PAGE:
Have you been without Twitter and Facebook messages via SMS texts for the last couple of months? If you're a Vodafone customer, that is.
That's because Vodafone turned off that free feature, which it proudly announced on May 12 2009, in March this year along with SMS to Facebook. Without warning.
"Twitter lends itself neatly to our SMS service, but more importantly this is a great way for our Customers [sic] to use their mobiles to stay connected with their online community," said Vodafone NZ's head of media and entertainment, Charlie Clementson, six years ago.
Clearly that's not the case any more. Vodafone is no longer on the list of supported carriers worldwide, apart from in Turkey. This is apparently a decision made at Vodafone's head office in November last year, and it's enforced in New Zealand since March this year.
Twitter didn't respond to my queries, but a Vodafone New Zealand spokesperson confirmed that the texts are no longer being delivered because the social networks are not paying for the privilege.
"To be clear, we are not 'blocking' any service: we are simply applying to Twitter and Facebook the same principles that apply to all other customers on all Vodafone networks in requiring payment for the use of services. It's important to ensure that operators are paid appropriately for the use of the networks they build and manage," the spokesperson said.
Meanwhile, users are getting caught in the crossfire between Vodafone and Twitter.
Not being able to send tweets via texts, or receive them that way, is one thing and you can definitely live without it. Ditto for Facebook communications.
The big problem is two-factor authentication on Twitter or 2FA.
This is a security feature to prevent accounts from being hijacked. When you log in to Twitter with your username and password, you're sent a code to your phone via SMS to enter as well if 2FA is enabled.
Even if someone has your username and password, they can't log in without that 2FA code sent to your phone. Facebook has a similar 2FA system using SMS.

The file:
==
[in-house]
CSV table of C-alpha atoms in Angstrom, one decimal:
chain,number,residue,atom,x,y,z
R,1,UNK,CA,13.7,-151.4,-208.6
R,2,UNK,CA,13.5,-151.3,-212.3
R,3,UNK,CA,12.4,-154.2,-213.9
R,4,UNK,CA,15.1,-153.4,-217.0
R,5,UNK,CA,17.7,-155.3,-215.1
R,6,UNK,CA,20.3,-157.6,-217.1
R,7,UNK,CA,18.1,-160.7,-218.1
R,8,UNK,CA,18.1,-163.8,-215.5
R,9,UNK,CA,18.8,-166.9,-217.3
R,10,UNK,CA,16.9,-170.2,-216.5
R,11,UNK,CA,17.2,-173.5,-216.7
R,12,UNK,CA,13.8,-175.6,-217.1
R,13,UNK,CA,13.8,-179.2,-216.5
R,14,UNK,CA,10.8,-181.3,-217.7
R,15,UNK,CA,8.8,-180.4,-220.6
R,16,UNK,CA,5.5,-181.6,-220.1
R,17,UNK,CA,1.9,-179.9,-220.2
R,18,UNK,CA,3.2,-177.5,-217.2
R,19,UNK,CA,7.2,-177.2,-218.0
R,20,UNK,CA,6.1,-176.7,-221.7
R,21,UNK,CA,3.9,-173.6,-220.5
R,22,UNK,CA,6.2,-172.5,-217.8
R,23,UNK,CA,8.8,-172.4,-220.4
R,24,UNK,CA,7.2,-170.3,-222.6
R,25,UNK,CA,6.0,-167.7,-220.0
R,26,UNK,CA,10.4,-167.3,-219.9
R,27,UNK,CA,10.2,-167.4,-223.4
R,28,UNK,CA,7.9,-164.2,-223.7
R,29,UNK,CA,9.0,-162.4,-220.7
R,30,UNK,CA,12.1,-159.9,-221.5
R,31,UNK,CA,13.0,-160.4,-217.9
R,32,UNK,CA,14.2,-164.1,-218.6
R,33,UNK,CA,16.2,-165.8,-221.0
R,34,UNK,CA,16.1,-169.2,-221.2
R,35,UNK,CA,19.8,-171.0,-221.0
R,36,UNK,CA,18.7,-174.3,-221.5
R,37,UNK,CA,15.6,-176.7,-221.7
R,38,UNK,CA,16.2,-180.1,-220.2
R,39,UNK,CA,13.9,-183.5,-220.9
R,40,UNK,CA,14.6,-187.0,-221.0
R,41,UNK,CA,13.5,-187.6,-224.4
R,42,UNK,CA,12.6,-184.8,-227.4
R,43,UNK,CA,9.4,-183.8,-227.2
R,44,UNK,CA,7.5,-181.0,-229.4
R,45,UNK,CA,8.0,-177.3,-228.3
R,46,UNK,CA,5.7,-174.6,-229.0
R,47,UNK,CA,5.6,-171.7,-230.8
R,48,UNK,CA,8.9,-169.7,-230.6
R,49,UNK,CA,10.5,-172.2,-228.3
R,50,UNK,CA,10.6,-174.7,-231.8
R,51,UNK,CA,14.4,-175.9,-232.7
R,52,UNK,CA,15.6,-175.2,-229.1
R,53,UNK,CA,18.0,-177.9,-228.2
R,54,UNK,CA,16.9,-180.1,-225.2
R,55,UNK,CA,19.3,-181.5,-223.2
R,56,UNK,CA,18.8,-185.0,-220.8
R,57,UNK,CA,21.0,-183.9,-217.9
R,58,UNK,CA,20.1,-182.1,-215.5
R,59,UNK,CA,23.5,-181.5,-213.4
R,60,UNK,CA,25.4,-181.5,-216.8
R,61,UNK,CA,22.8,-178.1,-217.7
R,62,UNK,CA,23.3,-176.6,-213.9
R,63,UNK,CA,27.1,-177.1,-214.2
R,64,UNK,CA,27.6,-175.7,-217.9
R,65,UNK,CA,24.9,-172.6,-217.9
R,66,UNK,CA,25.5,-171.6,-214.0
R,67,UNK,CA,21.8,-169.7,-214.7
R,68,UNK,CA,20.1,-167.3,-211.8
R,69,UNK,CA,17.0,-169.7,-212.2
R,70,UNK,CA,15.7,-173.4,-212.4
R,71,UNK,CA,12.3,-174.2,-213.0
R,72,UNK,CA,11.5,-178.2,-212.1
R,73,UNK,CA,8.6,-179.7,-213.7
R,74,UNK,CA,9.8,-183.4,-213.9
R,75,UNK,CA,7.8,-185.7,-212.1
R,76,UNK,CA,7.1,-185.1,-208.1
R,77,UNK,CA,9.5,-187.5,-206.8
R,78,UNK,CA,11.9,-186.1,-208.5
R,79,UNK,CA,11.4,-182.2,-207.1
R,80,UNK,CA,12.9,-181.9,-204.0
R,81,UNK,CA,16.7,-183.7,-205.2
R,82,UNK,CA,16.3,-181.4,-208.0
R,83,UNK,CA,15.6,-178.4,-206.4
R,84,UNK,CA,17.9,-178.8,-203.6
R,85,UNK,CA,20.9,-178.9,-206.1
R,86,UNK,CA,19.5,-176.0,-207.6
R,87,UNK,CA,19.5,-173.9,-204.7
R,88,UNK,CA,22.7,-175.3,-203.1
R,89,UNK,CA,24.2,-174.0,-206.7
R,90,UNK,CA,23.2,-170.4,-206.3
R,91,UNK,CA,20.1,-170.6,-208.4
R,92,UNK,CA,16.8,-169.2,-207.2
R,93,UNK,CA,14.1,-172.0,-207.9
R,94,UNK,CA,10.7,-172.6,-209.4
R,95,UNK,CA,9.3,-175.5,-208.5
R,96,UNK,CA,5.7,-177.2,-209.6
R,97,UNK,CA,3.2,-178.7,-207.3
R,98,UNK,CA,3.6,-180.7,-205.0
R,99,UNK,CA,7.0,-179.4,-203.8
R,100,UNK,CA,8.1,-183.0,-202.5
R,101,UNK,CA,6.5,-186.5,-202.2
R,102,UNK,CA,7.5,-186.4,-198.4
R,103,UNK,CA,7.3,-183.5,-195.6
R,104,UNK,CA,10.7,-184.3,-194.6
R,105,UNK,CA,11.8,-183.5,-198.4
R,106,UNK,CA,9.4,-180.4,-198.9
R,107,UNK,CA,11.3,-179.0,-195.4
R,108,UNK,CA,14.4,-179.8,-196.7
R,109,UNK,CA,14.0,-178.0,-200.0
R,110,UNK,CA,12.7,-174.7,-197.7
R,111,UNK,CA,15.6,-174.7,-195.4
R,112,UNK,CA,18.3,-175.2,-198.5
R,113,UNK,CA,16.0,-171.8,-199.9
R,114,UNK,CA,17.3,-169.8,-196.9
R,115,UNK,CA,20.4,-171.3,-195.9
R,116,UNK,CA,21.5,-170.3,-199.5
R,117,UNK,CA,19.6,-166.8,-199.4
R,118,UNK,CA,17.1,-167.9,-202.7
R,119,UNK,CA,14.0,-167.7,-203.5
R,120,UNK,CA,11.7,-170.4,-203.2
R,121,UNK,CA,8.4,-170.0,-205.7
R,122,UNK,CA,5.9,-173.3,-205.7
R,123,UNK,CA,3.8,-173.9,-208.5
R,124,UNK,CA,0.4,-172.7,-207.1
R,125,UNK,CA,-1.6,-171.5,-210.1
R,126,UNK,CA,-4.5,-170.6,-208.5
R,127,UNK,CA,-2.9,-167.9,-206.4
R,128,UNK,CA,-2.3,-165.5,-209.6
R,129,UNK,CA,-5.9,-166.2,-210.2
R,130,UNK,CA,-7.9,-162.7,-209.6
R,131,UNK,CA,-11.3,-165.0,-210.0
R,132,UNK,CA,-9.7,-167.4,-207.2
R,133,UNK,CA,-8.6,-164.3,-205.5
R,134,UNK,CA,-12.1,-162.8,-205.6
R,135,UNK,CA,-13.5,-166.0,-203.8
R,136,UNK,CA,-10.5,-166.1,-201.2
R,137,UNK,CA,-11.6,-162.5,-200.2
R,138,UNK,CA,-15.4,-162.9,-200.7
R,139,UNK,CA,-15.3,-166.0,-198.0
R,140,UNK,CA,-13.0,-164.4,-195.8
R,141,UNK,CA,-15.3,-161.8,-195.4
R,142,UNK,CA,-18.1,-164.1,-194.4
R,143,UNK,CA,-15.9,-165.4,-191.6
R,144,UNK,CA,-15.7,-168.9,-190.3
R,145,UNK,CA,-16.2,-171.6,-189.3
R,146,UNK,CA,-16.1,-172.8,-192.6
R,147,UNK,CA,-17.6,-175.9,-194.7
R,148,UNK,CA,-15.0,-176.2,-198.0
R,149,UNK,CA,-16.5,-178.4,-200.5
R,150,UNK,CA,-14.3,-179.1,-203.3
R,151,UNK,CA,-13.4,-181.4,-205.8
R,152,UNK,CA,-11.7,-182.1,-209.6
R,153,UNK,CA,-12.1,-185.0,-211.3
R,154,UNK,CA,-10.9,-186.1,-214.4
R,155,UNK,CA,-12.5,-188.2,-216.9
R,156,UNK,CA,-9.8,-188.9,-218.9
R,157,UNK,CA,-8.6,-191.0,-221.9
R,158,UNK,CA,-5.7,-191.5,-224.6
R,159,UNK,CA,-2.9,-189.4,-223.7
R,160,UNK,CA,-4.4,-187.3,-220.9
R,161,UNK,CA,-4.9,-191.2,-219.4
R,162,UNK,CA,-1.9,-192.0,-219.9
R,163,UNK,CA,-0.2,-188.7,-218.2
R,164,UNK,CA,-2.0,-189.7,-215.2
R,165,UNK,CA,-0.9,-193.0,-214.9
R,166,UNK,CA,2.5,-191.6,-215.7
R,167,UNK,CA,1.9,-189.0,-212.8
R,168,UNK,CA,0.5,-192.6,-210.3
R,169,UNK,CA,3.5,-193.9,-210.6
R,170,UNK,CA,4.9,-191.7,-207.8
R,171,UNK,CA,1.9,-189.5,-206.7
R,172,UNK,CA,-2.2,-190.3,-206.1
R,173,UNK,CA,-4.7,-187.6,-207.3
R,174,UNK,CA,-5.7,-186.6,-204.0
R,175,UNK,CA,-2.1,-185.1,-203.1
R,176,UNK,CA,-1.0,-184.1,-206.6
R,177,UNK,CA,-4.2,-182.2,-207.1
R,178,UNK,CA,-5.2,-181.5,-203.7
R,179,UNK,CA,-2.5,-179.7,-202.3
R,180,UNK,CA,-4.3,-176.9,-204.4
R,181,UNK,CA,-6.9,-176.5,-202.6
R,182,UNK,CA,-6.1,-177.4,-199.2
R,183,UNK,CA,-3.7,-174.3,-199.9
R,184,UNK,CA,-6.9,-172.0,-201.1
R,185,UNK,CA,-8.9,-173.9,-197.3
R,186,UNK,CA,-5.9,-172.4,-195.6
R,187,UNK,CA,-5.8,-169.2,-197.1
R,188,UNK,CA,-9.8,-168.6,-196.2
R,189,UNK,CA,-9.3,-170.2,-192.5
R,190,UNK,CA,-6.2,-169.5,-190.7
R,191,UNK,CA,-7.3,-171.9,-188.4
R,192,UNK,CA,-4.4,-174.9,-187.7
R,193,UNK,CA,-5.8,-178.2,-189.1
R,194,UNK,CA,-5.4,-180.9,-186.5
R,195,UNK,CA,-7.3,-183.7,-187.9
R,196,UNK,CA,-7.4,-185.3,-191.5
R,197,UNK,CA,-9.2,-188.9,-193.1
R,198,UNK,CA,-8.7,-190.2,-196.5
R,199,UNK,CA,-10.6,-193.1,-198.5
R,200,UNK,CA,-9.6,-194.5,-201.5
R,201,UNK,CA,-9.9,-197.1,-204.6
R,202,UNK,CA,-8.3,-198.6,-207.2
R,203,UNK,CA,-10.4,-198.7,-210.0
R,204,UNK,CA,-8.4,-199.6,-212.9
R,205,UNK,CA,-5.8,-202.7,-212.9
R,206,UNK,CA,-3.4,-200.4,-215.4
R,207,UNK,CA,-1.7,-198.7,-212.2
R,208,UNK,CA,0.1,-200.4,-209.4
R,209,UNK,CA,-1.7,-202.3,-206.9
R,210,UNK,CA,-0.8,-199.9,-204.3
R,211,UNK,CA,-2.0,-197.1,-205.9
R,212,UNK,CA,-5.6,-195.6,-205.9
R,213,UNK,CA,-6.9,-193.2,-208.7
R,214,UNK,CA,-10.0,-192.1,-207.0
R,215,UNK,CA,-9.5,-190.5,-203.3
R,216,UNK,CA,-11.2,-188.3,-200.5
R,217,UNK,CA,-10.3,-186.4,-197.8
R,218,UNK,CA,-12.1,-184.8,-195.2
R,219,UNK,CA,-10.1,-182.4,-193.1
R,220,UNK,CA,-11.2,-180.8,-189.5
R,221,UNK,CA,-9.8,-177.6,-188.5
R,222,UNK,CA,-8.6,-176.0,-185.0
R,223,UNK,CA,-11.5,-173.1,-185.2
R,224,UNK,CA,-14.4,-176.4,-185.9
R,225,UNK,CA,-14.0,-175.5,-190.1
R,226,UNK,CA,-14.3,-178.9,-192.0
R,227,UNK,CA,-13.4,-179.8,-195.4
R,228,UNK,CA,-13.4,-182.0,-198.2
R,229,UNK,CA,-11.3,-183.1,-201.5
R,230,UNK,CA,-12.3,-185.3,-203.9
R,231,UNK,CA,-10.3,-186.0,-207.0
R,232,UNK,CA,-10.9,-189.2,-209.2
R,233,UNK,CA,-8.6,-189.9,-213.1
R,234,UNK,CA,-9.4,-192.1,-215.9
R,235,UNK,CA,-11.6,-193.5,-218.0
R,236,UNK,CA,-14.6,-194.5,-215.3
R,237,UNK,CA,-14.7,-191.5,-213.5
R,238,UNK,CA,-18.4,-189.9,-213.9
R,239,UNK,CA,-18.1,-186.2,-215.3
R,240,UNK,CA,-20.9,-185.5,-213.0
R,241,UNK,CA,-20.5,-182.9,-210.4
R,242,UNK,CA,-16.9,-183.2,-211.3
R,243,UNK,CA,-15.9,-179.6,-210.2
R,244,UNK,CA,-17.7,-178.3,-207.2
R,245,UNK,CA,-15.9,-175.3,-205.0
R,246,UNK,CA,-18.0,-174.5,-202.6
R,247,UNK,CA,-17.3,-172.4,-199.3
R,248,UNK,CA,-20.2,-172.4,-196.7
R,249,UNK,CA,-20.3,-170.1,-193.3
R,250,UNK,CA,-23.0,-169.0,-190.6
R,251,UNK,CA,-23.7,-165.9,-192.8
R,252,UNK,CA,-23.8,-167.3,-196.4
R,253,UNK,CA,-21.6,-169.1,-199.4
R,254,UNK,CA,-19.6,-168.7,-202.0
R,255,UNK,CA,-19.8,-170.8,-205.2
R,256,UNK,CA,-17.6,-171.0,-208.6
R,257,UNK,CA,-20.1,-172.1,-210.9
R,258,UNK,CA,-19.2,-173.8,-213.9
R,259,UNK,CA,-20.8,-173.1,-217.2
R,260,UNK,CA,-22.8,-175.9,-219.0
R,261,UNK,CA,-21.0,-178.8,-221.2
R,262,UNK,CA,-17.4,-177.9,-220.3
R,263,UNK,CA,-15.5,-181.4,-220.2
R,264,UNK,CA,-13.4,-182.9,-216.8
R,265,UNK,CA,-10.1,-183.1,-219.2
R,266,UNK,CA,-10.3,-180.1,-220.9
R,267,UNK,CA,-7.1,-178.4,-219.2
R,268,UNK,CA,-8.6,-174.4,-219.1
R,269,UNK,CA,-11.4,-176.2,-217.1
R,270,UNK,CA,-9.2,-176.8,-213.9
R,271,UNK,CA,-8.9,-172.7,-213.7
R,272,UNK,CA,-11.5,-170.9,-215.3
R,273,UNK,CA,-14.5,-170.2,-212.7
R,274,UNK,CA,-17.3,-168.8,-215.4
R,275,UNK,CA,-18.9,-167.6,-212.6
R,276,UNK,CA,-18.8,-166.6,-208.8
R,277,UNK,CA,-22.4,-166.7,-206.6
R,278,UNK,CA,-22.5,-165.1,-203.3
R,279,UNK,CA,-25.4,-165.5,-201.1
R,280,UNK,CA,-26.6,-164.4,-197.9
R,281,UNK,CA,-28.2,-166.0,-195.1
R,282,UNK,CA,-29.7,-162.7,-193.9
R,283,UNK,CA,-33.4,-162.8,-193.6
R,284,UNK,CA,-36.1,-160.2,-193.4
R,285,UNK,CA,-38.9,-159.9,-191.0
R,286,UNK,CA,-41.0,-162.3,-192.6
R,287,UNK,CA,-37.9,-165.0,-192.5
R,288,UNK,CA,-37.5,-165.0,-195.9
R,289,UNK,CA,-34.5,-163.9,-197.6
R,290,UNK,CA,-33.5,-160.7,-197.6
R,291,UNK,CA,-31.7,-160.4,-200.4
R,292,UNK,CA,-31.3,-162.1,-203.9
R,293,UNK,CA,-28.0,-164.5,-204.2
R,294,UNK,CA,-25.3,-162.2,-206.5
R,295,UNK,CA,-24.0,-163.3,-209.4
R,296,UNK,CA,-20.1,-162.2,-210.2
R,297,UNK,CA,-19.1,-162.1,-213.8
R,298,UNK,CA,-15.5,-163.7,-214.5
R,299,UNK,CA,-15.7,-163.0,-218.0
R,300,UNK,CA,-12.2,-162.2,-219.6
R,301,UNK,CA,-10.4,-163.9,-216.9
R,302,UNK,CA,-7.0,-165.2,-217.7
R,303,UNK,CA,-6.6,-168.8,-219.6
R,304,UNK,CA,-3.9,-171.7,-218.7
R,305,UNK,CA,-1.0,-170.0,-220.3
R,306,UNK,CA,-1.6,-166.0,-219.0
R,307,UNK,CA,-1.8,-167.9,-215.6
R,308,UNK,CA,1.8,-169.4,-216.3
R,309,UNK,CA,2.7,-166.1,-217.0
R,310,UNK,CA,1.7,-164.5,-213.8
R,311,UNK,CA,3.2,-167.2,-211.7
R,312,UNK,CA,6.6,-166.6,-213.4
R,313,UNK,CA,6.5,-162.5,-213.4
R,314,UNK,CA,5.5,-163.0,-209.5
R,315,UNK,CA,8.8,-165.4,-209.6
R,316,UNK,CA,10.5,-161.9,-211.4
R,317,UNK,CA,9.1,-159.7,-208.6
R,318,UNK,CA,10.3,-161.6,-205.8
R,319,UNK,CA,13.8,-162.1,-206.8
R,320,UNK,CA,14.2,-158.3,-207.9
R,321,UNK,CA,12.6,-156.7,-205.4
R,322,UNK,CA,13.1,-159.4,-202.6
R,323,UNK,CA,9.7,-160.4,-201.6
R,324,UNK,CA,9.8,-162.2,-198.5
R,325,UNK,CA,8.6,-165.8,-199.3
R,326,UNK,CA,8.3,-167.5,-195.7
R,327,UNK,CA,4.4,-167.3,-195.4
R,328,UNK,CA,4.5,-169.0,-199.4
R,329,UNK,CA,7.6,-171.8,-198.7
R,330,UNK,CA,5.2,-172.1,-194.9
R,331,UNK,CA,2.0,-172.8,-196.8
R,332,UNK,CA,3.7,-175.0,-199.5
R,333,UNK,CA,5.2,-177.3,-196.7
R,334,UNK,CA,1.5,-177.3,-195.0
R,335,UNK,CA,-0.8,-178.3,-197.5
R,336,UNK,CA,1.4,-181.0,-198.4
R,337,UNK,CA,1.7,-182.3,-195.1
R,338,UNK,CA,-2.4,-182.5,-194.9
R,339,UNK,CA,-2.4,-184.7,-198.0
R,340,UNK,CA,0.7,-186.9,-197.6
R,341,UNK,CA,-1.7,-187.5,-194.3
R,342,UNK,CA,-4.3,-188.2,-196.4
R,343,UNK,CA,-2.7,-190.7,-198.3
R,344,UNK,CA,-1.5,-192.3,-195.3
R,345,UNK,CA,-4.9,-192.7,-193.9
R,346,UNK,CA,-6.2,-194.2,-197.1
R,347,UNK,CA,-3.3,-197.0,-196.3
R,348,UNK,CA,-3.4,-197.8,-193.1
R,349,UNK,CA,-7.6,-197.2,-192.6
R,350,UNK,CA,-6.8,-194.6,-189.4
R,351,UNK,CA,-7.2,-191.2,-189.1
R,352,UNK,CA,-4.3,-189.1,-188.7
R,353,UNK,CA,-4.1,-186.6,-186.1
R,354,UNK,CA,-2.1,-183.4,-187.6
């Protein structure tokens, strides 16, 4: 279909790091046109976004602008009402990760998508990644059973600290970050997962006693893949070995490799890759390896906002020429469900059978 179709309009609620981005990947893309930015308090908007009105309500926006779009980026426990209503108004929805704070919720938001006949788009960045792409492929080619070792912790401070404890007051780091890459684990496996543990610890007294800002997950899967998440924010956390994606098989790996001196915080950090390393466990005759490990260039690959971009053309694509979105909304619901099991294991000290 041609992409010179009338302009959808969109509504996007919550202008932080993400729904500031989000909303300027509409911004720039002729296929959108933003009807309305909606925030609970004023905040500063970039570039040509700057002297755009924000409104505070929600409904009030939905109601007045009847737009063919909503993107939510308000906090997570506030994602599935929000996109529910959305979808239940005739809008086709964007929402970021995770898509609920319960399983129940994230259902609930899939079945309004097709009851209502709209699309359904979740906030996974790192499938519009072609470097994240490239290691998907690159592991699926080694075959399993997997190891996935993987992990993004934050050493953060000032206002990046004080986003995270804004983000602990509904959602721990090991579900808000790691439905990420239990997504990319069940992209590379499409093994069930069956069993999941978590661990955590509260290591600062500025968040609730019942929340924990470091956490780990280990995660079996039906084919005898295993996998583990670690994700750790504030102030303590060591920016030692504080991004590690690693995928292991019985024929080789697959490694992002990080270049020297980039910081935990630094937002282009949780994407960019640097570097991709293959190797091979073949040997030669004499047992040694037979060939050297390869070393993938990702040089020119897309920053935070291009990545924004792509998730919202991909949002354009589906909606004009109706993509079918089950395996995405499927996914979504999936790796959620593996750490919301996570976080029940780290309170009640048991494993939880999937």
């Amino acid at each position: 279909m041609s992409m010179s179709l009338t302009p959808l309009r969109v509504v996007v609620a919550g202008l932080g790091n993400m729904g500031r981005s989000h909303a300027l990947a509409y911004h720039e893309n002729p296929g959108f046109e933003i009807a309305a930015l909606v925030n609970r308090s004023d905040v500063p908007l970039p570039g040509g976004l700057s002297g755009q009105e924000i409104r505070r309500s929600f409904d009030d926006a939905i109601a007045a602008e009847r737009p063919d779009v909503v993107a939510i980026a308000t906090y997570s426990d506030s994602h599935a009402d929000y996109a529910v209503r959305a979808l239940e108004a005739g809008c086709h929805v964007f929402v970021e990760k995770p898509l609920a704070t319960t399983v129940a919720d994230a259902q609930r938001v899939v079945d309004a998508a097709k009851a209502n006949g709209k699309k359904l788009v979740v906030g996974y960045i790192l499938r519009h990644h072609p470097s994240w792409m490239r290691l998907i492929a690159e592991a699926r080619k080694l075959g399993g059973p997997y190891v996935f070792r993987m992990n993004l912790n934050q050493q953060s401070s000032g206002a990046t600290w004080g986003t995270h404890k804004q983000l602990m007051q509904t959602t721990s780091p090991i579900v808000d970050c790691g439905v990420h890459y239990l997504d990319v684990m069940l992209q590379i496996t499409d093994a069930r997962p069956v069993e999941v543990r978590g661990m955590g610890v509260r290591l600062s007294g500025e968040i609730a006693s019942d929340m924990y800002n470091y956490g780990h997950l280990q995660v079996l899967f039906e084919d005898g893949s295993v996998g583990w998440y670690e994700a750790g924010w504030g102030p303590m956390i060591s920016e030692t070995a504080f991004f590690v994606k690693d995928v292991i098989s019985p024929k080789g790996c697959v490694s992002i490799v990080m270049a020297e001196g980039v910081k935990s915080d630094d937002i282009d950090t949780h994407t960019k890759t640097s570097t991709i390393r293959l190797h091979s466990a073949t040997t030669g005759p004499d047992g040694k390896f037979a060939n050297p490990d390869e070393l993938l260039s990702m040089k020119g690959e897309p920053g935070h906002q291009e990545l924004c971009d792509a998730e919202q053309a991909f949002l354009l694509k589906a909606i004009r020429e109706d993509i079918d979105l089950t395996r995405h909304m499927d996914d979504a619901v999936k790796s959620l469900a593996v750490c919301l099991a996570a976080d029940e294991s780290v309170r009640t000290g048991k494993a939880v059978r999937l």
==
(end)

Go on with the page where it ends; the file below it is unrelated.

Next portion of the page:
The 2FA codes stopped arriving in early May this year on Vodafone. I thought it was a temporary glitch and there was no word from Twitter or Vodafone that the service had stopped.
Thing is, if you have 2FA enabled and don't receive the challenge codes, you can't login to Twitter, not even to turn off 2FA. Which is not what you want to do anyway, as no 2FA makes the account login much less secure.
Several people have contacted me to say they're effectively locked out of their accounts because of Twitter 2FA verification messages no longer arriving. Making it worse, Twitter's support is slow to respond to help requests.
The whole affair has been handled extremely badly by Vodafone and Twitter. First, no warning to users from Vodafone that the service will be closed - when it's being used for login authentication - is unacceptable.
Second, Twitter obviously knows Vodafone pulled the service, and could've told its users as much before they're locked out. Same with Facebook.
Presumably, emergency notifications via SMS from the Alert service will not reach Vodafone users in many countries.
The fix if you want to receive Twitter and Facebook notifications via SMS for 2FA and other reasons? Swap telcos. Spark and 2 Degrees still pass them on.
This is the usual stoush between old-fashioned telcos that want to charge for information reaching their customers, even for a service like SMS that costs just fractions of a cent per message, and internet companies that generate the data.
Telcos want to clip the ticket both ways, and receive money from subscribers and other networks. They don't want to pay for instance social media companies anything even though they're the reason for the massive increase in mobile usage. That business model is at odds with how the internet works.
Looking at the big picture, I seriously doubt Vodafone will win the fight.
Notifications and 2FA messages don't have to go via SMS - there are apps like Google Authenticator that do away with sending challenges altogether and generate these by themselves.
Microsoft already uses Google Authenticator which is open source and runs on heaps of platforms, and I'd expect Twitter and Facebook to come up with a similar solution rather being pressured to pay for SMS by Vodafone.
Vodafone in turn could escalate the war and fully snip off all connectivity to the social networks, even data. However, even though Vodafone would probably love to do that, there's no way any sane telco boss in the world would suggest such a move as users would go berserk and leave in droves.
A better solution would be not to spit the dummy and reach a compromise that doesn't leave Vodafone customers in the lurch as has happened, but maybe that's too much to ask for?